Palestinians killed in conflict with Israeli forces are often wrapped in their national or party flags, but there was something different about Yasser Murtaja's body ahead of his Saturday burial.
Resting on the journalist's chest was a flak jacket marked PRESS, possibly the one he was wearing the day before when he was shot dead at the Gaza border, apparently by an Israeli sniper.
Dozens of journalists, many fighting back tears, followed the body of the 30-year-old father as it was carried from the hospital to his home late Saturday morning.
His serene face exposed and body wrapped in the Palestinian flag, the flak jacket lay on his lifeless chest.
Murtaja was one of nine Palestinians killed as Israeli troops shot at thousands of stone-throwing protesters in five spots along the border Friday, a week after 19 people were killed during similar demonstrations.
His killing will likely increase calls for Israel to investigate the deaths, with photos taken at the scene indicating he was wearing a press vest when he was shot.
Murtaja, who was well known in the local media scene, worked for the relatively small Gaza-based Al-Ain media production company, specialising in documentaries.
His brother Mutasim, also a journalist who was with him on Friday, said Murtaja was photographing a number of protesters burning tyres when he was shot.
"Yasser went forward to take the true pictures to show the world," he told AFP. "Then the bullet hit him in his stomach."
The Israeli army said in a statement it "does not intentionally target journalists".
"The circumstances in which journalists were allegedly hit by Israeli Defence Force (IDF) fire are not familiar to the IDF, and are being looked into."
'Up in the air'
Murtaja recently worked on a documentary about the 2014 war between Israel and Gaza's Islamist rulers Hamas, which was shown on Al-Jazeera Arabic.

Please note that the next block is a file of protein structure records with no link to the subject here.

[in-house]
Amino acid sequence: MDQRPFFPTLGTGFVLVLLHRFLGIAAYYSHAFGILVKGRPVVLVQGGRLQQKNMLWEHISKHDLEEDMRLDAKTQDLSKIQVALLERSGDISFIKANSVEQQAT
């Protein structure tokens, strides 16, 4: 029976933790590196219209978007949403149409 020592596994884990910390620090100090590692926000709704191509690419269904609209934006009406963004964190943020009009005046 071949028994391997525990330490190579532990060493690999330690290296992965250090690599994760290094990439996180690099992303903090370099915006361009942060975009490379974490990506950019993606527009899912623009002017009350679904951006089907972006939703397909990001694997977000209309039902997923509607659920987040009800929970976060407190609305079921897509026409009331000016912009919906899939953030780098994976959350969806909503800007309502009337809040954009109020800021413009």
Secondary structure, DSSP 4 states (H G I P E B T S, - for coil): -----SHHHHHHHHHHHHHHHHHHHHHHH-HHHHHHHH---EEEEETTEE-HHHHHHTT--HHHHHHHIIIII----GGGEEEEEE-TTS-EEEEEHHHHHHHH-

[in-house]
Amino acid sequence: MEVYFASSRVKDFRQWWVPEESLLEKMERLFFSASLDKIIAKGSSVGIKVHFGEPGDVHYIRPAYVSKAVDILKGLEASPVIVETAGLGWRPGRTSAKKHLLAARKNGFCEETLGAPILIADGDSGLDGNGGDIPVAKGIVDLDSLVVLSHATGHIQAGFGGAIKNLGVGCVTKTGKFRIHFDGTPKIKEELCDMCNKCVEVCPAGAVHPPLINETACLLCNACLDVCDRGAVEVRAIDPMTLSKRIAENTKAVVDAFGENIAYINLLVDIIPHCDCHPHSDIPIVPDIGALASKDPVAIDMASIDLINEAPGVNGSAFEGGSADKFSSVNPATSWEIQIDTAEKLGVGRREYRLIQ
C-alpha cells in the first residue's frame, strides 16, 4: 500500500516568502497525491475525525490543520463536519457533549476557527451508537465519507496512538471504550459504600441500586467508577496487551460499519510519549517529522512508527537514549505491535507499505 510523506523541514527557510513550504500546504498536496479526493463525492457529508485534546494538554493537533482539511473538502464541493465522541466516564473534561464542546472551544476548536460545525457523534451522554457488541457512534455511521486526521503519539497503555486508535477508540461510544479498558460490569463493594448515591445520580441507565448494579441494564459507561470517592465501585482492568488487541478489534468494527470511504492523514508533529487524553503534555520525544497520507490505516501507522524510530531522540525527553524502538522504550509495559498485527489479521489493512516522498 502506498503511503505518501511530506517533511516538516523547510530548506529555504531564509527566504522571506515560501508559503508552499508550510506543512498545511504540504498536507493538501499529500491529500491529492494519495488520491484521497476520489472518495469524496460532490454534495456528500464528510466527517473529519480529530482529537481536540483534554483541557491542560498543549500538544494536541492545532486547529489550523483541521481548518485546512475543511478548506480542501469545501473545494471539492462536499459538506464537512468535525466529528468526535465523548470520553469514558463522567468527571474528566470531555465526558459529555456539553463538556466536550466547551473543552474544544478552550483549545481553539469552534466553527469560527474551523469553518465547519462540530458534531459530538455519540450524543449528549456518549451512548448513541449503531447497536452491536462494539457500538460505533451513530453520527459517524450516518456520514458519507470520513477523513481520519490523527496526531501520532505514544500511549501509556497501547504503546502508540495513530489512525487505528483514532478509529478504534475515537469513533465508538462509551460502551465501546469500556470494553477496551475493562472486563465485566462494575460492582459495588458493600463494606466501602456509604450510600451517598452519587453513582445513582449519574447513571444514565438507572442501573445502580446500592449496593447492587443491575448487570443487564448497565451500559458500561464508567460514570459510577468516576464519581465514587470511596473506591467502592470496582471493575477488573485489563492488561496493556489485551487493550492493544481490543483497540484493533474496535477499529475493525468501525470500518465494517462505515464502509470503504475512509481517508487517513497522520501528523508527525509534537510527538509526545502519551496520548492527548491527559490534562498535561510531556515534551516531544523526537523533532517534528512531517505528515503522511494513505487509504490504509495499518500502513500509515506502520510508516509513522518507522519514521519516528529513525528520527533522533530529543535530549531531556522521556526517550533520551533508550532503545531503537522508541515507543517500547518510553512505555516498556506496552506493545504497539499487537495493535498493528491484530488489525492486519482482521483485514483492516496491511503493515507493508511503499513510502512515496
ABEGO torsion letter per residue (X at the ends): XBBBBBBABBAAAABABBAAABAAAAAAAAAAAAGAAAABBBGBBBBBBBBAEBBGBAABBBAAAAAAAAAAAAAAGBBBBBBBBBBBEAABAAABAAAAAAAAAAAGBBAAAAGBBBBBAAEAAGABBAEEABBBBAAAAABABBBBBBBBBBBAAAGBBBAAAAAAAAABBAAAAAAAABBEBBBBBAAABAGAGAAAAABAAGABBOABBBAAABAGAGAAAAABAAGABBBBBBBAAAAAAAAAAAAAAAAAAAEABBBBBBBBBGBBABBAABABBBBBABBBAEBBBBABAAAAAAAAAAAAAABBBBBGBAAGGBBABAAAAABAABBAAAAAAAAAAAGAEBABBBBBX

But he also focused on other topics, where frequently used drones, which seem to have been something of an escape from life in Gaza.
The Palestinian enclave has been under an Israeli blockade for a decade, while Egypt has all but sealed its border in recent years as well — leaving the Strip's two million residents effectively locked in.
"My name is Yasser Murtaja, I am 30 years old, live in Gaza City and have never travelled," the journalist said in a March post on Facebook accompanying one of his drone photos from high above Gaza.
"Today, I take a shot and I am up in the air, not on the ground."
Hind Khoudary, a friend and fellow journalist, said he was "a beautiful person both inside and out".
"His reputation with everyone was as someone very kind," she added, tears welling in her eyes.
Hamas leader Ismail Haniya, whose group Israel and the United States consider a terrorist organisation, attended the funeral and eulogised Murtaja.
The journalist's friends and family insisted he was independent of any political party.
Israel has accused Hamas of orchestrating the protests and using them as an excuse to carry out attacks.
Haniya often attends funerals of those killed in violence with Israel, even if they are not Hamas.
Al-Ain's office in Gaza City, were Murtaja worked, was closed on Saturday, but Khoudary said the death made journalists feel they were "all targets".
"He was only covering what was happening."